Deborah Moncrief Bell:

Yes, she saw your potential and nurtured it, and in fact, the title of your book, with the subtext of a memoir of a most unusual boy, actually comes from something that she did, which, ironically, that story is not related in the book. But can you tell where that comes from?

Charles Busch:

Well, you know this book has been. I've been working on it for 14 years and there's been all sorts of various marvelous editorial hands at different times, so I forget sometimes what's what I've cut or what's in it. Frequently she would refer to me in talking about me. Oh, he's a most unusual boy and I guess that this particular thing was that her goal was to try to get me into college. It didn't seem likely at all because my grades were so, so mediocre and no matter how she worked with me and tutored me and sat at the dining room table trying to get me to absorb all this material.

Charles Busch:

I was never all that scholastic but I applied to all these different colleges and got turned down by most of them. But then I knew some kids who had applied to Northwestern, which is a fine school, and I really was not academically up to snuff for them. But I applied and it's in Illinois, evanston, and the morning that I was supposed to get on the plane to go to Chicago and Evanston to for my college interview, we got a phone call from the, this woman from the admissions office, and she said Well, we, my aunt picked up the phone and so we never received his latest SAT scores and I don't know how we dropped the ball on that one. And so she said we're just going to cancel the application. And my aunt, just you know said, is a most unusual boy, he's not only interested in acting, because it was I applied to the theater department, but he draws and he writes and shows. I think you really will like him and I can get him on the next plane to Chicago. And the lady said I'm sorry, it's just, it's really no point doing this, but should I have the application all in front of me? So I'll just take a look at it now.

Charles Busch:

And about a week later we got a letter from Northwestern welcoming me, saying that I got accepted by early admission. My aunt, we were just astonished, and she she's. When she told me that she said Look, you won't believe this, you got accepted by early admission. And I, my reaction was, and she started laughing. She said Well, what would your reaction have been if you had been declined?

Deborah Moncrief Bell:

I said I guess she actually had written a letter where she used that phrase, and you didn't discover that letter until a few years ago, I think when she passed away in 1999.

Charles Busch:

And we gave up the contents of her apartment here in New York City. Yeah, I found this big accordion pleaded envelope just with my name on it, and I took it, and I've just took it to my apartment. I have in my file cabinet. Just not that long ago I I've just been getting rid of things too and I decided really to look inside this accordion pleaded envelope and found my birth certificate, which I had thought was lost and that was a good thing to have, and and then all these things. And then, you know, found, you know, these college rejection notices, college and then the ultimate acceptance, and just all these, my whole life basically, and in receipts and doctors bills, and just all the minutiae and raising a complicated son.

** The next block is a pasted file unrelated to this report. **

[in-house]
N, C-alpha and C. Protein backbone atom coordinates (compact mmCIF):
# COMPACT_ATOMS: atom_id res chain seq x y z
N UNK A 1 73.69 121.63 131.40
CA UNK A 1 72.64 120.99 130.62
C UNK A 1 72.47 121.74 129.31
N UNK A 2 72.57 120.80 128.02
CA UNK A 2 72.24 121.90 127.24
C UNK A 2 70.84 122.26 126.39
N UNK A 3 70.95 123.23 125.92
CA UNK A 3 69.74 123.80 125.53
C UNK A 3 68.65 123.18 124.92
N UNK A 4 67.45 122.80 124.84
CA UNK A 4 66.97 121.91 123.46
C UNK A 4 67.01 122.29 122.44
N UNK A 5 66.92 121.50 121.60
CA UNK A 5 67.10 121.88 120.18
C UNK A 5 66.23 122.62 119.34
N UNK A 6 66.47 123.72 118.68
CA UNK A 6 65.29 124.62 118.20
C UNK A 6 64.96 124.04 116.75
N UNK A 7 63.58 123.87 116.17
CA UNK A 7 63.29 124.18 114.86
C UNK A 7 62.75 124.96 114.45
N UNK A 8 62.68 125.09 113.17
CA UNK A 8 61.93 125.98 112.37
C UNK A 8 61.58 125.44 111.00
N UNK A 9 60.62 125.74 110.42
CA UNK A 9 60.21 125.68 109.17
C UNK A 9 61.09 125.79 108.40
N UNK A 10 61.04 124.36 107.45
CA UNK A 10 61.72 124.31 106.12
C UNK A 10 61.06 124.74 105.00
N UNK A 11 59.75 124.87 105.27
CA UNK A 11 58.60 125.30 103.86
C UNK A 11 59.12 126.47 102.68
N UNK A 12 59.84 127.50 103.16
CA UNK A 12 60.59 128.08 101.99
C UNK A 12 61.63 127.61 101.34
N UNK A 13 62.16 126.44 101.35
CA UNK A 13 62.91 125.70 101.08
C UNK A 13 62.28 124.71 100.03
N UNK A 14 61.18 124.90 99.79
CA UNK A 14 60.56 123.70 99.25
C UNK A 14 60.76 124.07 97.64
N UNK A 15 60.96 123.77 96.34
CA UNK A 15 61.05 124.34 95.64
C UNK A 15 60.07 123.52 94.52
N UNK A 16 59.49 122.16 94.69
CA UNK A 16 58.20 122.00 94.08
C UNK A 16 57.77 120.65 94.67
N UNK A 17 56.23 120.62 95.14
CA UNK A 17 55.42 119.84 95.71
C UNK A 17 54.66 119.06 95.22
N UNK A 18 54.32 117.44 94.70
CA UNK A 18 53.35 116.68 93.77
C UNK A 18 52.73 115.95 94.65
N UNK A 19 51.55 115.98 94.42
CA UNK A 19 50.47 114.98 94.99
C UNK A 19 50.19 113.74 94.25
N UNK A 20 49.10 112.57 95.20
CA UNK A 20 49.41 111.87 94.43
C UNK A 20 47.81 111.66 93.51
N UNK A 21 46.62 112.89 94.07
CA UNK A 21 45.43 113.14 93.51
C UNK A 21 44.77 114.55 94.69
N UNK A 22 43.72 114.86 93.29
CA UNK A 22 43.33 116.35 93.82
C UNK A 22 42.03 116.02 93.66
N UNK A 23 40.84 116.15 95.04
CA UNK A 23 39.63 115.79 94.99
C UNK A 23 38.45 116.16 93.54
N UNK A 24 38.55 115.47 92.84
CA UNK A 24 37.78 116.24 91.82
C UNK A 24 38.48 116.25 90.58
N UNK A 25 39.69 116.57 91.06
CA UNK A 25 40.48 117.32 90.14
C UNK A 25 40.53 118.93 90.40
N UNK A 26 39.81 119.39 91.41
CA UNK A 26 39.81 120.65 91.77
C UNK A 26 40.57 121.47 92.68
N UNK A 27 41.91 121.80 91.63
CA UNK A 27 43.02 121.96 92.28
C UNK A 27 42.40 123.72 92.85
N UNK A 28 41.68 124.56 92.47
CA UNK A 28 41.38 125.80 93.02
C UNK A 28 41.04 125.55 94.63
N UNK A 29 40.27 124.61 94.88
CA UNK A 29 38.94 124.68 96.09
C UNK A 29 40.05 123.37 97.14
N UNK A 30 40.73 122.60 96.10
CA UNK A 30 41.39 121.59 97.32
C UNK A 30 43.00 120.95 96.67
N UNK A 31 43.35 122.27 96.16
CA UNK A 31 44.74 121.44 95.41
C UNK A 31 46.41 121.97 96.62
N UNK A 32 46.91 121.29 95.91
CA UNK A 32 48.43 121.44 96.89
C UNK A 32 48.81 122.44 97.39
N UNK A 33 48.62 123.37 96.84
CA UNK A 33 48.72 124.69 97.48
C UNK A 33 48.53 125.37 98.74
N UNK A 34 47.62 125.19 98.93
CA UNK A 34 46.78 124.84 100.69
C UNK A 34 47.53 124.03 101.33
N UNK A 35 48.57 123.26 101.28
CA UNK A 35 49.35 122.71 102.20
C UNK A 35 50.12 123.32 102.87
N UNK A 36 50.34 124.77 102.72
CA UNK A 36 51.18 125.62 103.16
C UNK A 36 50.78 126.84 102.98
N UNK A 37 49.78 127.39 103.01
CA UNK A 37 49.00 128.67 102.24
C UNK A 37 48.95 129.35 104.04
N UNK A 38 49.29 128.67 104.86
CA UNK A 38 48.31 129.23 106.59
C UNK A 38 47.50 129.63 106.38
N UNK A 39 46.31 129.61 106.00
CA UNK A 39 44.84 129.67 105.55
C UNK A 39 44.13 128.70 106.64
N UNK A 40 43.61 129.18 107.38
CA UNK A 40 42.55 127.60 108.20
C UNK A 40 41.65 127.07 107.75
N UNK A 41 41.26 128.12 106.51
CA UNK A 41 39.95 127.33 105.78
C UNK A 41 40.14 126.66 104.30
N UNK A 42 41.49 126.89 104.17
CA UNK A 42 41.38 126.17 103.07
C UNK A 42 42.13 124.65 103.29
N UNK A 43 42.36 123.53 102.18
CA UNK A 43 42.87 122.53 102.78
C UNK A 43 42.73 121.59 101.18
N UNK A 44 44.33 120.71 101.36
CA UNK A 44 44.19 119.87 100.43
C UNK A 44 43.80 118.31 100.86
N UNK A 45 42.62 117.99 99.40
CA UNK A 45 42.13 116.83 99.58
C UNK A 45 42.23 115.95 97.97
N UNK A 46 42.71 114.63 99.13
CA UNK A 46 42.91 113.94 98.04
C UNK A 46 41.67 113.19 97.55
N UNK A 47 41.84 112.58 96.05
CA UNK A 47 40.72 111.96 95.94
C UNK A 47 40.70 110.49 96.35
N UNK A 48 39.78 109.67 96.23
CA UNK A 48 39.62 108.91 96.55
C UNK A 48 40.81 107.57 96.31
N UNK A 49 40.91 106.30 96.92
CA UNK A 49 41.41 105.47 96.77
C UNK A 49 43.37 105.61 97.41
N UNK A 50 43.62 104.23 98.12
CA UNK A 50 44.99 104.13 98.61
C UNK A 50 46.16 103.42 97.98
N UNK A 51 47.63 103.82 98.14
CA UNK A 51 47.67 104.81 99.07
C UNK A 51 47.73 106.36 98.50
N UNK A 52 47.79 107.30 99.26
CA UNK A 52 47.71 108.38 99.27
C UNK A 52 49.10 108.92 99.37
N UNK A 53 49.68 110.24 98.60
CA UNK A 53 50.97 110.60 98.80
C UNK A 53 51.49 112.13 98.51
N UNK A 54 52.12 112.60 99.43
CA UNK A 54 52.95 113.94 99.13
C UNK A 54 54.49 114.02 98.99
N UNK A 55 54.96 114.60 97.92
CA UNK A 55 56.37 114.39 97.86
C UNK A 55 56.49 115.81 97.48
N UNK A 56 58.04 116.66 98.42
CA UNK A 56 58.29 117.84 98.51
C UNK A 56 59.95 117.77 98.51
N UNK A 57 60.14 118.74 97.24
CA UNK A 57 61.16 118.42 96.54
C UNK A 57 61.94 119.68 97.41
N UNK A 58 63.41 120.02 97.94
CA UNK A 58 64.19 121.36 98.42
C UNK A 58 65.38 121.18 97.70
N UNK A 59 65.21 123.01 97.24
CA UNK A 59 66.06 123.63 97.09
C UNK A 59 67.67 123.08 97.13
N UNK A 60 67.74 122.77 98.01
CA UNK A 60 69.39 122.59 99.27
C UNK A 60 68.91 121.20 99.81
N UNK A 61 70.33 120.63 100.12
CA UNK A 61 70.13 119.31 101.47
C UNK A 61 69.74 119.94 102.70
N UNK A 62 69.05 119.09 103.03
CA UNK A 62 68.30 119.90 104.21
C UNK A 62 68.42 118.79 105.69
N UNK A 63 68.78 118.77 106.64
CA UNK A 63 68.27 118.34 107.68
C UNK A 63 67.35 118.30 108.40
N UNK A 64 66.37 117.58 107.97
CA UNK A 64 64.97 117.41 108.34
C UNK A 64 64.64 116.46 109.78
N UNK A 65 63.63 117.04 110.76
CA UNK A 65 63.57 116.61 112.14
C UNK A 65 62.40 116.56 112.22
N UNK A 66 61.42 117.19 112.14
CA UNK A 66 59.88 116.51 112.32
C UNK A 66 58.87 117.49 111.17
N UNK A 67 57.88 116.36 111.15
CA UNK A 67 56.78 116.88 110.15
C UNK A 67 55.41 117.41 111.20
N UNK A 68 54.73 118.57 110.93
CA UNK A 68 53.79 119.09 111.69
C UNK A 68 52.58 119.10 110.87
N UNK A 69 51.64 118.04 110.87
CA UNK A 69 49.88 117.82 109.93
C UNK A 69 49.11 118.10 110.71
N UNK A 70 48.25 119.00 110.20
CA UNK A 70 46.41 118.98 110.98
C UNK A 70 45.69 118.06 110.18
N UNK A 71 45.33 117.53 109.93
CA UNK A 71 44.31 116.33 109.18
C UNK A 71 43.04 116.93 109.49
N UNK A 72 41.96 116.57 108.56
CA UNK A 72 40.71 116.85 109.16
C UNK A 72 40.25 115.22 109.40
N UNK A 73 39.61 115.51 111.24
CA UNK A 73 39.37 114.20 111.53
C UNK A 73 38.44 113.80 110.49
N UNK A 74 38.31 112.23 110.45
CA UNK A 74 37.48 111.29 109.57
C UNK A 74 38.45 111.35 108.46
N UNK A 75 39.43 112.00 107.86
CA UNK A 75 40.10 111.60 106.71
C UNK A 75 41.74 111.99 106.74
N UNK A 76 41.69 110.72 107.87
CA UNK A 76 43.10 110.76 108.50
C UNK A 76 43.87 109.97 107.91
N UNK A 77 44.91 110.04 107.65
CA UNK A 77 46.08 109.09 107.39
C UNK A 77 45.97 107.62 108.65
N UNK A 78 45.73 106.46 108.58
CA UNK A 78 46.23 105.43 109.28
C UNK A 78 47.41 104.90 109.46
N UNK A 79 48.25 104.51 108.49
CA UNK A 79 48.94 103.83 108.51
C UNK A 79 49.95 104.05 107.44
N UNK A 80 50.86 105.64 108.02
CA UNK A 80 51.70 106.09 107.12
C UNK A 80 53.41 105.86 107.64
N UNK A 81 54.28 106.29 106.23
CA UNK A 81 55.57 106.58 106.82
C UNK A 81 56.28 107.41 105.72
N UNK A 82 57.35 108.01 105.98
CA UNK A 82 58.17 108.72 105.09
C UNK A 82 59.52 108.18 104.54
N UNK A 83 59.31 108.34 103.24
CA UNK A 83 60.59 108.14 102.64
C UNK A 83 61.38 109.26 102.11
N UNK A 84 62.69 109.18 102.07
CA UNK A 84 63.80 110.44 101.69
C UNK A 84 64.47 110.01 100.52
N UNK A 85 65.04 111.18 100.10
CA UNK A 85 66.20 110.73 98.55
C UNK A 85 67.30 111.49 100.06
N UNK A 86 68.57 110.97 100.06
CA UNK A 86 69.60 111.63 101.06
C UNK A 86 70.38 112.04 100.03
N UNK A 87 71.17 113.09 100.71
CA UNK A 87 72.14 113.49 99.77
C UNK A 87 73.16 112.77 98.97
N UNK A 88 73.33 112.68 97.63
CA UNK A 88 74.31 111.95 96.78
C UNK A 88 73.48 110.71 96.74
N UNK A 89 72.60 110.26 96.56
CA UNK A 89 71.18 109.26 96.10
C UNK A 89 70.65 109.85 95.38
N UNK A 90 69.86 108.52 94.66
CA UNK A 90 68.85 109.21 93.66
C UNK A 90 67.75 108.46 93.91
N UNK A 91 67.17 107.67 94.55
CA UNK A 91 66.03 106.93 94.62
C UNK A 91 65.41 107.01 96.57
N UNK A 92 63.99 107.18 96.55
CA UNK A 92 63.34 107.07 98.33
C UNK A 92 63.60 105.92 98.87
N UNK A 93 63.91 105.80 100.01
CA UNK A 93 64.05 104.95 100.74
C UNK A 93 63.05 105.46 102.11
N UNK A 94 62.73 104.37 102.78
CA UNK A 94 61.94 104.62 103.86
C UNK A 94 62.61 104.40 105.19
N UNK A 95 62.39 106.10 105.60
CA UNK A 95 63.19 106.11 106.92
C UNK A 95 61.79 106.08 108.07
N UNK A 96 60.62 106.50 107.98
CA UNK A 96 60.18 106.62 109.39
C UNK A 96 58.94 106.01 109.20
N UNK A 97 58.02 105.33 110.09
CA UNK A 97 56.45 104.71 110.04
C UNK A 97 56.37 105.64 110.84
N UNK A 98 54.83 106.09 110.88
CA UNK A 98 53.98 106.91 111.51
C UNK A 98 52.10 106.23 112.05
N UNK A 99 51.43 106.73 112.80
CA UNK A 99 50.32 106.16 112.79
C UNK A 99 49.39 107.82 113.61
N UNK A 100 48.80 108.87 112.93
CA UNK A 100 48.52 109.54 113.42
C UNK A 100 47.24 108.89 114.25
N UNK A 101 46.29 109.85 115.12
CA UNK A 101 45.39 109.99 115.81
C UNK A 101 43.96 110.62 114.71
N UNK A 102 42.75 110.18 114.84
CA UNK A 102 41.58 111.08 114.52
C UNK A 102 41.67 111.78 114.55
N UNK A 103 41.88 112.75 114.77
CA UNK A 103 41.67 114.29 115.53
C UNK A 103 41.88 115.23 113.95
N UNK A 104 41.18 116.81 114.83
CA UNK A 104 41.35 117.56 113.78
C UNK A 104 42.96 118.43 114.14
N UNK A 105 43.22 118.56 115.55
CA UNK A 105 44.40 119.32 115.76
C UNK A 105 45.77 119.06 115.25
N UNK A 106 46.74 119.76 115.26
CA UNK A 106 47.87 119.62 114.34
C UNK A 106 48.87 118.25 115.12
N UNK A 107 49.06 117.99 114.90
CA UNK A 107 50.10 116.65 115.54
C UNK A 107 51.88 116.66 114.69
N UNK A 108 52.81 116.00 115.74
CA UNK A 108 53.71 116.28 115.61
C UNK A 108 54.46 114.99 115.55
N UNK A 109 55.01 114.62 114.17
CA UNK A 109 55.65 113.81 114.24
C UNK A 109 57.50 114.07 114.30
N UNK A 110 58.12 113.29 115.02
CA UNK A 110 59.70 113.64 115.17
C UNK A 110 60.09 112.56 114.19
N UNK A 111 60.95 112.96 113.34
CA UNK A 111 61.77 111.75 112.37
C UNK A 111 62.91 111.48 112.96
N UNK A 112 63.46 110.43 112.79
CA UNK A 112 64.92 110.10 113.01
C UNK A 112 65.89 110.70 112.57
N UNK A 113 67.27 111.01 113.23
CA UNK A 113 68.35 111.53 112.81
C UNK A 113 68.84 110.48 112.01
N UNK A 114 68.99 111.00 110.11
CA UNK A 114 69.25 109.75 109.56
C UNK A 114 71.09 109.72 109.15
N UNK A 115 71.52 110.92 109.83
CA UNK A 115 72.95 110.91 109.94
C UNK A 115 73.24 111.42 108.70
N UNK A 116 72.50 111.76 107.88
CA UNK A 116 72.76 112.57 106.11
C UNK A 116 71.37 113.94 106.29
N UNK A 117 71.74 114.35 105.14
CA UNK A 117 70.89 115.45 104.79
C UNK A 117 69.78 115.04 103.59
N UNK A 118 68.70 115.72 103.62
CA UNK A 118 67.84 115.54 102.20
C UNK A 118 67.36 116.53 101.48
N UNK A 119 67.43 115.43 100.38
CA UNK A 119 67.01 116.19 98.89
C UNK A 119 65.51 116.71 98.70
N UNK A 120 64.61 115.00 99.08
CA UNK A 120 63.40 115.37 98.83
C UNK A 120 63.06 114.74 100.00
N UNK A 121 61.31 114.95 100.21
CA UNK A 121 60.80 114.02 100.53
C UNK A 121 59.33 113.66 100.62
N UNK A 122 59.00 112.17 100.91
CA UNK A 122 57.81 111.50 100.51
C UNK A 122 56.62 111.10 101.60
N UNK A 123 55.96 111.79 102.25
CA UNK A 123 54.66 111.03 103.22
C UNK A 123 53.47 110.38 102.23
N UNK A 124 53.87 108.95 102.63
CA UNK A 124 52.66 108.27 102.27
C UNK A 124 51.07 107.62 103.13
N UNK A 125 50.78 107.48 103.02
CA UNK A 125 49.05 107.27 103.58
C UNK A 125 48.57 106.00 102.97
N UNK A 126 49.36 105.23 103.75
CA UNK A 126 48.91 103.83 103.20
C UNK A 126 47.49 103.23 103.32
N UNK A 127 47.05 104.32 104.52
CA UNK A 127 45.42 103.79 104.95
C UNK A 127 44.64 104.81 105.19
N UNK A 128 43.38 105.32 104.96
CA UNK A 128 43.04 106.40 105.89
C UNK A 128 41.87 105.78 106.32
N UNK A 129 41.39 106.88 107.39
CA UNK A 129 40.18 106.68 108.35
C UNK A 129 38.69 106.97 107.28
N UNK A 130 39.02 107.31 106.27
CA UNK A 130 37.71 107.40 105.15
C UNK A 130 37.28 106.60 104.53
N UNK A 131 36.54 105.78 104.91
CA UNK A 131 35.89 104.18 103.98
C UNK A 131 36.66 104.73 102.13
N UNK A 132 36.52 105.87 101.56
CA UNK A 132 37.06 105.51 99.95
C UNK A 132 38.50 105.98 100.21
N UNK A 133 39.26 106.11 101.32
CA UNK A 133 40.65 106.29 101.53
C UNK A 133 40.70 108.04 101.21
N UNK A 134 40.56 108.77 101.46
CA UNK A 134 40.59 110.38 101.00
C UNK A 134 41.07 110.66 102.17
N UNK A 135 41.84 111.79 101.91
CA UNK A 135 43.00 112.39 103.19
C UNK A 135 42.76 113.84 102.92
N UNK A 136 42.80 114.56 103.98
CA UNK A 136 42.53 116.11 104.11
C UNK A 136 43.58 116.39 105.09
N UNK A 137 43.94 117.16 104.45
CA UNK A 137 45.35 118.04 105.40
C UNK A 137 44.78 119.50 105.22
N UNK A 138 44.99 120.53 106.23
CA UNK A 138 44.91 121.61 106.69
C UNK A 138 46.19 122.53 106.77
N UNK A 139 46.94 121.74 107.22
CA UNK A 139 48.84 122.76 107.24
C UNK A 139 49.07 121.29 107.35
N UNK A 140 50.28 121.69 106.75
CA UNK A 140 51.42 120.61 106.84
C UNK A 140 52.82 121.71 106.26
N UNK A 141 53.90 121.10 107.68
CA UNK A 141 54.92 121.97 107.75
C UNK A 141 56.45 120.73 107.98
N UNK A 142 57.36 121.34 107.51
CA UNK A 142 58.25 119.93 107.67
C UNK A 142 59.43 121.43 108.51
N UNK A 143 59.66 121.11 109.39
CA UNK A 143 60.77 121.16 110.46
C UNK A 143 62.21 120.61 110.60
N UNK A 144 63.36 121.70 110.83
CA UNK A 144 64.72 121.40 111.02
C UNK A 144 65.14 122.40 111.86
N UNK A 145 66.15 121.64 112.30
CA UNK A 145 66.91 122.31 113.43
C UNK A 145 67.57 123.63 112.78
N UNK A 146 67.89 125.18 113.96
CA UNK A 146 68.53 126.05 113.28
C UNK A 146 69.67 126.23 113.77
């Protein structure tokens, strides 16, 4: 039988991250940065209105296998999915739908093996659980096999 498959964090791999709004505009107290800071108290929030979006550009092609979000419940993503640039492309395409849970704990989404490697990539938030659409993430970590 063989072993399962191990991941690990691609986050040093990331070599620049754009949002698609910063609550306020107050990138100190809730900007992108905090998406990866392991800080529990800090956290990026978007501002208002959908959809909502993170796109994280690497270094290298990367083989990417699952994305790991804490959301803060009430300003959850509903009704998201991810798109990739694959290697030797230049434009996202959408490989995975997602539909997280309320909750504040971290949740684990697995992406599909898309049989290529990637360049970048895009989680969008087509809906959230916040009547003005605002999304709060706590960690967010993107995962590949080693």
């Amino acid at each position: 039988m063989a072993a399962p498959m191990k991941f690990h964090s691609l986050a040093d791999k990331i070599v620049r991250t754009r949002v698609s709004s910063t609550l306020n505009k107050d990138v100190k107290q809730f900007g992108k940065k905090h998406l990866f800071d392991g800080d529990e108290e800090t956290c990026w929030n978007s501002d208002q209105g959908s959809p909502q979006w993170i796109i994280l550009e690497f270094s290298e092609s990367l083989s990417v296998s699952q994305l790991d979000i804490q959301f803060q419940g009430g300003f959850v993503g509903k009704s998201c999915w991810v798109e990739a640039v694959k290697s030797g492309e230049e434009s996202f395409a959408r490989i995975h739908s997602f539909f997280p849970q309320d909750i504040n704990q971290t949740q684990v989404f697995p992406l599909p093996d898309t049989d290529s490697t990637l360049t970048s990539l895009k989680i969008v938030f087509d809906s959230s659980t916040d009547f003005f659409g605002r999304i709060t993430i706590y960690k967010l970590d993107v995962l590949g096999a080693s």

Deborah Moncrief Bell:

You're a drag legend and you're noted for playing leading ladies, which you do with finesse. You portrayed a transgender person, nat Ginsburg, on HBO's Oz. Did you ever consider that you might be trans?

Charles Busch:

Well, that's an interesting question. My generation of drag performer. When we came about in the 80s, being called a drag queen was, oh, it just seemed like a terrible insult. I wanted so much to be accepted and respected as a playwright and as an actor that I felt and I think I was right back then that it seemed like, particularly when straight theaters and journalists would refer to me as a drag queen, I thought it was a bit of a put down, marginalizing me, not taking me seriously as an actor and a writer, just because I was playing a female character. That meant something like I wasn't really an actor. At least that's how I felt. It was my generation of performer he's a bit older than me Charles Pierce, who came before me, but then Charles Ludlam and then John Epperson, who's my contemporary, who has this stage character, lipsenka.

Charles Busch: